While it’s true Tennessee has allowed the most raw fantasy points to wide receivers in the NFL this season (and about 35% more than the league average over the last five weeks), there was more to Robinson’s long overdue blow-up game than a great matchup. Jaguars interim head coach, Doug Marrone (who should be plenty motivated to make a good impression on Jacksonville ownership during his two game audition), schemed Robinson open by moving him around the formation against the Titans. The result was more free releases from the line of scrimmage, more space for Robinson, and more targets in the middle of the field, where it was easier for Blake Bortles to get him the ball.

Marrone isn’t likely to go away from what worked so well against the Titans, especially with another soft pass defense on deck. The Colts have done a decent job limiting fantasy points to opposing wide receivers this season (largely because it’s so easy to run on them), but they’re ranked 26th in pass defense DVOA and 29th against opposing WR1s. Vontae Davis has been a shell of himself, playing injured all year. Pro Football Focus grades Davis as a bottom-10 cornerback on the season, making the one-on-one matchup nothing for Robinson to fear.

While the Jaguars are riding high coming off their best win of the season, Indianapolis just had their playoff hopes dashed by Oakland. There's no telling if the Colts will show up ready to play in this meaningless game, and we can already see which way the sharp bettors are leaning. Jaguars at Colts opened with Indianapolis favored by six points, but the spread has moved 1.5 points in favor of Jacksonville, despite 70% of the tickets coming in on the Indy side. That can only mean sharp money is moving the line, which puts the Jaguars offense in play.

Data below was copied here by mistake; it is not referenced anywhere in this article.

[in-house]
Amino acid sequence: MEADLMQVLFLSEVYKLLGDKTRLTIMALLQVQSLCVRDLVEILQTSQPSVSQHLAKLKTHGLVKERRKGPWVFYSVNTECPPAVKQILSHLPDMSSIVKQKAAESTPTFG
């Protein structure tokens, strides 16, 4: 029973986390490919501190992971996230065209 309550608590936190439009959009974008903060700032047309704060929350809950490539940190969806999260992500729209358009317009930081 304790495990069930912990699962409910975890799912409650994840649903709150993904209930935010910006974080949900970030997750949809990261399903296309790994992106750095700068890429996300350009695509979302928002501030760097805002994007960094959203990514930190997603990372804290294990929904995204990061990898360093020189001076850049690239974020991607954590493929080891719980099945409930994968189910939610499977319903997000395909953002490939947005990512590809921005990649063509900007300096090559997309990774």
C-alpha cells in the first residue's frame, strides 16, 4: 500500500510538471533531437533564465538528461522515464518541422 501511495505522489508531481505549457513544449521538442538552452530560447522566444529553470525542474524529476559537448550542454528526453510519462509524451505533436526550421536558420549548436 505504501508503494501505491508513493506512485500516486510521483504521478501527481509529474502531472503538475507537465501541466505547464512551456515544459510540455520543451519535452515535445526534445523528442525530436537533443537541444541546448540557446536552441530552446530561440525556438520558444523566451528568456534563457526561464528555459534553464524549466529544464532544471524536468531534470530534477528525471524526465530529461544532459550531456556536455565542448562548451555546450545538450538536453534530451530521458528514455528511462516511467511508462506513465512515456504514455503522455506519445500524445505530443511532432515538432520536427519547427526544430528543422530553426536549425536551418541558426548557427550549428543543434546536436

As Footballguy Steve Buzzard recently pointed out in our staff chat, if we’re rostering players on teams with nothing to play for, it makes sense to focus on teams that have been playing meaningless games for weeks, rather than those who were only just eliminated from playoff contention since their game plan and personnel packages should be much easier to project. The 3-12 Jaguars certainly fit the bill, the matchup is soft, and Robinson is still way too cheap for his talent level.

Golden Tate - The Green Bay offense is going to get plenty of love this week, but I’m not sure how the ownership will settle on the Detroit side. As one of the teams with the most to play for, Lions players deserve our attention -- particularly their wide receivers. You’ll recall the inestimable Adam Thielen was able to drop a 200 bomb on Green Bay just last week.